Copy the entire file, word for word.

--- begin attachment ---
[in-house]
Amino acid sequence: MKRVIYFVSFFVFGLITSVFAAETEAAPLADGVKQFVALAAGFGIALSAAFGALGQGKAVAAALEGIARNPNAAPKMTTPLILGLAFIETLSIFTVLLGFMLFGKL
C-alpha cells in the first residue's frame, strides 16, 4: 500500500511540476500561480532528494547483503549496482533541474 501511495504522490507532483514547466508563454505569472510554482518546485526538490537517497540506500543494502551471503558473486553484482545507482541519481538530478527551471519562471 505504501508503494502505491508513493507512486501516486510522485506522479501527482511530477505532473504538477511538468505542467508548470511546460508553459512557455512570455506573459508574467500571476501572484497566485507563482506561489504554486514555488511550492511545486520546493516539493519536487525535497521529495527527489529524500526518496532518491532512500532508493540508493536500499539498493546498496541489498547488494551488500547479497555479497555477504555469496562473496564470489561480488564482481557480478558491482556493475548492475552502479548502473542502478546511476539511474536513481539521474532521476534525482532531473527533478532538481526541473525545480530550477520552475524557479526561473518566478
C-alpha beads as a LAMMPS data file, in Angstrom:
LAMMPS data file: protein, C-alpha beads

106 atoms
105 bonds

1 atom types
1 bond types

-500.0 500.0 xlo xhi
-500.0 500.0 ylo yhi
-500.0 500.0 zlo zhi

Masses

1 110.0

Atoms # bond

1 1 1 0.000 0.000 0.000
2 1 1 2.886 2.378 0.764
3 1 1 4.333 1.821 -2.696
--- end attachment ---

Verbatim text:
[in-house]
Amino acid sequence: MKRVIYFVSFFVFGLITSVFAAETEAAPLADGVKQFVALAAGFGIALSAAFGALGQGKAVAAALEGIARNPNAAPKMTTPLILGLAFIETLSIFTVLLGFMLFGKL
C-alpha cells in the first residue's frame, strides 16, 4: 500500500511540476500561480532528494547483503549496482533541474 501511495504522490507532483514547466508563454505569472510554482518546485526538490537517497540506500543494502551471503558473486553484482545507482541519481538530478527551471519562471 505504501508503494502505491508513493507512486501516486510522485506522479501527482511530477505532473504538477511538468505542467508548470511546460508553459512557455512570455506573459508574467500571476501572484497566485507563482506561489504554486514555488511550492511545486520546493516539493519536487525535497521529495527527489529524500526518496532518491532512500532508493540508493536500499539498493546498496541489498547488494551488500547479497555479497555477504555469496562473496564470489561480488564482481557480478558491482556493475548492475552502479548502473542502478546511476539511474536513481539521474532521476534525482532531473527533478532538481526541473525545480530550477520552475524557479526561473518566478
C-alpha beads as a LAMMPS data file, in Angstrom:
LAMMPS data file: protein, C-alpha beads

106 atoms
105 bonds

1 atom types
1 bond types

-500.0 500.0 xlo xhi
-500.0 500.0 ylo yhi
-500.0 500.0 zlo zhi

Masses

1 110.0

Atoms # bond

1 1 1 0.000 0.000 0.000
2 1 1 2.886 2.378 0.764
3 1 1 4.333 1.821 -2.696